Is the Quality of My Horses Grain Important?

Whether you utilize your horses for showing, performance, farm work, breeding, or just simply a pet, nutrition is vital to their health. Many horse owners are relatively well versed in the basic necessities of equine nutrition, taught to them by equine professionals throughout their careers. Some equine enthusiasts care so much about their horses nutrition that they go on to obtain degrees and pursue careers on the topic. One could argue that many horse owners care more about their equine partners nutrition than their own. 

Should my horse eat forage or grain?

While many horses are able to thrive on a forage only diet, many others cannot. This is most seen in performance horses with higher work loads, or elderly horses with higher nutritional needs. When these horses require more from their diet, grain rations are the first stop. But how many of us truly understand the nutritional needs for our specific horses? Is your go to just the general feed your barn uses? Do you walk the aisles at your local feed store looking for the perfect match based upon the branding on the bag? Many may request assistance from a feed representative or their vet. But how many of us truly know how to decipher a feed tag analysis? 

What are the general nutritional needs of horses?

Keep in mind, horses needs vary, from metabolic conditions, location, forage sources, work load, etc. Below is a chart of necessary daily energy and protein needs for varying types of horses and workload.

Grain Quality
Nash, David. (1999) "Drought Feeding and Management for Horses" RIRDC publication No 99/98, Australia.

After understanding the energy and protein requirements for your horse, it is important to dive further into what grain sources will provide these nutritional requirements best. Below is a chart of the average feed type ingredients and the average energy and protein percentages they provide your horse.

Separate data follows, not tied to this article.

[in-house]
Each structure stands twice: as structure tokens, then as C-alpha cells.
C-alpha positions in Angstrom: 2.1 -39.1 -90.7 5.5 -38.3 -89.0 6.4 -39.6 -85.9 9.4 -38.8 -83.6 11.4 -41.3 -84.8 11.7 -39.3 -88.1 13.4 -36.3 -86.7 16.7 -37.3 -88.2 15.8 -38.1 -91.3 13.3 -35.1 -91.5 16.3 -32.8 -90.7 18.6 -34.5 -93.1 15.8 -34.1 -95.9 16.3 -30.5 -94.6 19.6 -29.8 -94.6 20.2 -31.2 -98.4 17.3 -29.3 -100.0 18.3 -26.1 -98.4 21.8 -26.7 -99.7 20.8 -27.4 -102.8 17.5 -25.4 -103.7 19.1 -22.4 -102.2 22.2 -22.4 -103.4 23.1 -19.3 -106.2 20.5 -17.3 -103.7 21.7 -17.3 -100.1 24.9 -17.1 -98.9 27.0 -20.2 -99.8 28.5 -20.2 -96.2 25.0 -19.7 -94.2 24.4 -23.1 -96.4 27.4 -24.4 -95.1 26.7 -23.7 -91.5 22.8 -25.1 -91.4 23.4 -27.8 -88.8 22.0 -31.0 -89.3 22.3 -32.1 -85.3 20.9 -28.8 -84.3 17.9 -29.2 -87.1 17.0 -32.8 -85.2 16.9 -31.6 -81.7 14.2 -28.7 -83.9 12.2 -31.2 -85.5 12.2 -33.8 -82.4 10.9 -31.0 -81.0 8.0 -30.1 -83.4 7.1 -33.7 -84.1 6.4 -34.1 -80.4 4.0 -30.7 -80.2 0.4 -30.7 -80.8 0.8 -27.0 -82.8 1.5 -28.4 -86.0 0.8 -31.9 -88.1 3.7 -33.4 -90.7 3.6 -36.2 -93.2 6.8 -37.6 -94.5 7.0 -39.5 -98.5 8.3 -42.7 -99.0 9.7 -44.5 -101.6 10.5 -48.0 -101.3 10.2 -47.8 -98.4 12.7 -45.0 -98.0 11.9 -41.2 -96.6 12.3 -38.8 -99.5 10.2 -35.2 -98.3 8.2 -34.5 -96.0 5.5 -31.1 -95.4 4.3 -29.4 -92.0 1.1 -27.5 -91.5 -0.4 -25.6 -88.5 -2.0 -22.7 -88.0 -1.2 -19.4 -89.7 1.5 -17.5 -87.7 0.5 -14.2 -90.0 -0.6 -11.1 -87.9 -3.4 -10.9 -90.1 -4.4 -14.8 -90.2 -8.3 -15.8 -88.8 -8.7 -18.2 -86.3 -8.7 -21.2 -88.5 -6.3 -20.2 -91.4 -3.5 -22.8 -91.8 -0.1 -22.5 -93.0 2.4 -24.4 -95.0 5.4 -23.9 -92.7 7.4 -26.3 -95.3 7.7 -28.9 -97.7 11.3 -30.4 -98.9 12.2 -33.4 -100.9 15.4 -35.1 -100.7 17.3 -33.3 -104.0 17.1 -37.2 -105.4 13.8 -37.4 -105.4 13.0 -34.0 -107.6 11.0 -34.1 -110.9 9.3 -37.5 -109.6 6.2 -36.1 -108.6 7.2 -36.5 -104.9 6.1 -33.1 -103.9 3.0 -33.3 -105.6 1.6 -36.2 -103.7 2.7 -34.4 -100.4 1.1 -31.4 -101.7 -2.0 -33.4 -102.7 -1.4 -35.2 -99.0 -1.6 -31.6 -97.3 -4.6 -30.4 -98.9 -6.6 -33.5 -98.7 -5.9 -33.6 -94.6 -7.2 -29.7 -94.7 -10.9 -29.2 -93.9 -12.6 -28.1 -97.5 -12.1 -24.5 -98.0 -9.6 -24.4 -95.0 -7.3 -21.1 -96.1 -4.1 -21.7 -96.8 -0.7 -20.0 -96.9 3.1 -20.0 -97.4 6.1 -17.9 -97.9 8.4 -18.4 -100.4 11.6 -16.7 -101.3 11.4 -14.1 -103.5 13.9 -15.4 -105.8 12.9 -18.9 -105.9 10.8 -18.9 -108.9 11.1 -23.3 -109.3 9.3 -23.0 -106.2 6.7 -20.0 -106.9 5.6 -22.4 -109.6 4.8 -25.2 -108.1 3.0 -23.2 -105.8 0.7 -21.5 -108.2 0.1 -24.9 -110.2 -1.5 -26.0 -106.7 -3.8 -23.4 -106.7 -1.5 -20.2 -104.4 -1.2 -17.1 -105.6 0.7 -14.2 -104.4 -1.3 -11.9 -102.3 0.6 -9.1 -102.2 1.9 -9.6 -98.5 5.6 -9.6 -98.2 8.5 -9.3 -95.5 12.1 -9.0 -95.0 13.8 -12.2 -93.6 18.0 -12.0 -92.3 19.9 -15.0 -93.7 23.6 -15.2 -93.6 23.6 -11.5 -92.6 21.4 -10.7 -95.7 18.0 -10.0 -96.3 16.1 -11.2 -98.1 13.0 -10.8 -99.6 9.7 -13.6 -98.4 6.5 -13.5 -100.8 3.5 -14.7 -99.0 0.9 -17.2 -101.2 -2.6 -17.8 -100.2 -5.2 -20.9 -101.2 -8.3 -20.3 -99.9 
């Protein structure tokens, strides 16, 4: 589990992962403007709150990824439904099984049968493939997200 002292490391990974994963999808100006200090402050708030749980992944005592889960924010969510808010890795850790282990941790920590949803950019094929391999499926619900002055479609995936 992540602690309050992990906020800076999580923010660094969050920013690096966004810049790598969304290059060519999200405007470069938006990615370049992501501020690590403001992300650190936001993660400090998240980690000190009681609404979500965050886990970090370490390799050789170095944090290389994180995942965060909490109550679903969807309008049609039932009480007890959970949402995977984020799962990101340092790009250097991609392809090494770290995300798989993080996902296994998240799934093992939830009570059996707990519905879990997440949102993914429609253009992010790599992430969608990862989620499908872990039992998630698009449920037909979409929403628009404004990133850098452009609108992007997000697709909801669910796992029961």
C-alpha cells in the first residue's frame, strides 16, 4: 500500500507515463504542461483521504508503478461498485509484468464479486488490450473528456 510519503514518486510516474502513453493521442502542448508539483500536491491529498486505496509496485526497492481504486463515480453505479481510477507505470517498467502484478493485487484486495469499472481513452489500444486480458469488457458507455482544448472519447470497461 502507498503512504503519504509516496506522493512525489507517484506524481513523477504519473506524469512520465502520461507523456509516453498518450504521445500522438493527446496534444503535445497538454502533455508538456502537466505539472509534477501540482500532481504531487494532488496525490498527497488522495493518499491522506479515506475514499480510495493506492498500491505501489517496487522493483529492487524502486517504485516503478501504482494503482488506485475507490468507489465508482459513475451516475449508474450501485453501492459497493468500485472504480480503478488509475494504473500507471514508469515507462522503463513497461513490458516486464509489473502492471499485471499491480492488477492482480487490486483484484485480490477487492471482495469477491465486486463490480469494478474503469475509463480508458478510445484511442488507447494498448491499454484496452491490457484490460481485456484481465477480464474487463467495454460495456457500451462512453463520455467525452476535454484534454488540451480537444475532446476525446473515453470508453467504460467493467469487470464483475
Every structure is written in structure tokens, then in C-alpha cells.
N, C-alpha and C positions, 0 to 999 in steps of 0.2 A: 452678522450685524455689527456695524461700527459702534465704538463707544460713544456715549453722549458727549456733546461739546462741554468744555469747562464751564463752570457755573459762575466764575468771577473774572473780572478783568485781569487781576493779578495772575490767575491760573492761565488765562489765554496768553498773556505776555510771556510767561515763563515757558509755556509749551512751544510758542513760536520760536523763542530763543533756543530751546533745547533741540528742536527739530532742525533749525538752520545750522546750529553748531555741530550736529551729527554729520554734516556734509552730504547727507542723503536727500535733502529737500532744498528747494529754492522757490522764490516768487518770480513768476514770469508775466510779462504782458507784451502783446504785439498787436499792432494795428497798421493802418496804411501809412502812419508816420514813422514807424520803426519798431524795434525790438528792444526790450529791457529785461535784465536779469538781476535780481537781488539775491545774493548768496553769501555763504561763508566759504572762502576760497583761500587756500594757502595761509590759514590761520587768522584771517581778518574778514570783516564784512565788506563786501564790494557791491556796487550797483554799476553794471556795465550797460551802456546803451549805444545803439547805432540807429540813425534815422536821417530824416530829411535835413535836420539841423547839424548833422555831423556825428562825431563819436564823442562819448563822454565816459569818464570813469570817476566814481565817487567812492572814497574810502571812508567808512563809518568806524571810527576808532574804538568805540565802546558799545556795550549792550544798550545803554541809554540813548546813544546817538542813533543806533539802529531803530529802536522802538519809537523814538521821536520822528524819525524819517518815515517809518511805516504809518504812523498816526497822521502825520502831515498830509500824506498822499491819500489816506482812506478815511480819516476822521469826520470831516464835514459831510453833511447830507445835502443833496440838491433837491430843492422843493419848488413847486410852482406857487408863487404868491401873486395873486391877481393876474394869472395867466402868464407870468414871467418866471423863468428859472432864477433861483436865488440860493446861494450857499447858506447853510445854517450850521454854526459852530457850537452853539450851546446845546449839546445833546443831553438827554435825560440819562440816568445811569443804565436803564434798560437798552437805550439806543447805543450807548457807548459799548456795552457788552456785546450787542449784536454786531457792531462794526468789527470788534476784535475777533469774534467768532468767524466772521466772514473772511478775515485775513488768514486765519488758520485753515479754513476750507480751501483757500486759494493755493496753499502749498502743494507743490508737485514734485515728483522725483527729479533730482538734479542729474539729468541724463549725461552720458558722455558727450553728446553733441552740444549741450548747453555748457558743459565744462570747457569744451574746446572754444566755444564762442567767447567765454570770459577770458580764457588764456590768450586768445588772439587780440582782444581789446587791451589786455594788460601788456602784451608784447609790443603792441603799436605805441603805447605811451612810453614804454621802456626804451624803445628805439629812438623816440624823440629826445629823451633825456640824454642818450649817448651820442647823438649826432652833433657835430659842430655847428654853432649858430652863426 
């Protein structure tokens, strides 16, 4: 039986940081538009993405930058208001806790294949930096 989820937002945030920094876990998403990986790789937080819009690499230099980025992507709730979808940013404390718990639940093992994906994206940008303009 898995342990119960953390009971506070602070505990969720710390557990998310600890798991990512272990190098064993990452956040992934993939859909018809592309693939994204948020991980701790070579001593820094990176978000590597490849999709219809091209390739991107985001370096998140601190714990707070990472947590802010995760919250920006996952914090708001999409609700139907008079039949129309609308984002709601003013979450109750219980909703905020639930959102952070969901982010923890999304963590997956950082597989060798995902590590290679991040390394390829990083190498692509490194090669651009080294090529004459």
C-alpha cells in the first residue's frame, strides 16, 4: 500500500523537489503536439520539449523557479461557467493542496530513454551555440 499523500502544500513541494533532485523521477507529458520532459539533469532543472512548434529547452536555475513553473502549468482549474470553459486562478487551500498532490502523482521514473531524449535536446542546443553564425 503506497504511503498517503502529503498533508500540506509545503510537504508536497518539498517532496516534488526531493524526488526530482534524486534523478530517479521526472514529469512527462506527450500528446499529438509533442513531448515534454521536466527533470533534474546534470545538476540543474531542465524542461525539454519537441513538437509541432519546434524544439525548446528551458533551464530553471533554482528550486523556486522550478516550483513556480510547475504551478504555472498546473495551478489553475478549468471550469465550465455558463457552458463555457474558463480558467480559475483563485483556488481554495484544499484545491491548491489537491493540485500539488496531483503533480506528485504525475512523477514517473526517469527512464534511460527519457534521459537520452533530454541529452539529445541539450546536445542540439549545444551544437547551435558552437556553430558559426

Grain Quality
Nash, David. (1999) "Drought Feeding and Management for Horses" RIRDC publication No 99/98, Australia.

Now we know the basic requirements for an array of different equines and what grain sources can provide those nutrients. This allows us to have a better understanding of where we need to go moving forward with planning out a nutritional plan for our horses. It is important to note that an analysis of your horses forage is highly recommended. The knowledge from the analysis will help shape the nutritional deficit which will require replacement via grain ration. A well rounded feed source should meet all nutritional needs without requiring outside supplementation. 

What is the best diet for my horse?

For example, a retired horse with a metabolic condition, such as Cushing’s disease, would require a diet with low sugar content. This would generally mean avoiding any grains with molasses or forages with alfalfa.

Meanwhile, a horse in a high performance, or show, regimen would require a completely different food source. This horse would benefit from a higher percentage protein diet (especially if the forage provided is low in protein). 

Does my horse need Omega-6 Fatty Acids?       

There is one essential nutrient which is not always adequately provided via forage and grain ration. This essential nutrient compiles the omega fatty acids. The research to discover the required ratio of omega fatty acids for horses diet are still in the works. What we do know is that horses do not produce omega fatty acids on their own. To acquire these essential nutrients, it must be through the horses diet. Even further, the majority of omega fatty acids found in grain rations are omega-6 fatty acids. Omega-6 fatty acids are essential for many aspects of equine health. However, omega-6 fatty acids are pro-inflammatory.

How much Omega-3 Fatty Acids does my horse need?

Meanwhile, omega-3 fatty acids are primarily found in grasses. Omega-3 fatty acids tend to promote an anti-inflammatory response in the body. It is important to choose your omega oil wisely. Many omega oils have a higher ratio of omega-6 to omega-3, such as, corn oil, vegetable oil, coconut oil, and sunflower oil. It is important to avoid these oils when adding an omega oil to your horses diet. Excel Supplement’s Camelina oil provides the most balanced ratio of omega-3 to omega-6. At a ratio of 2:1, this formula aims to provide your horse with the best ratio of both essential omega fatty acids.

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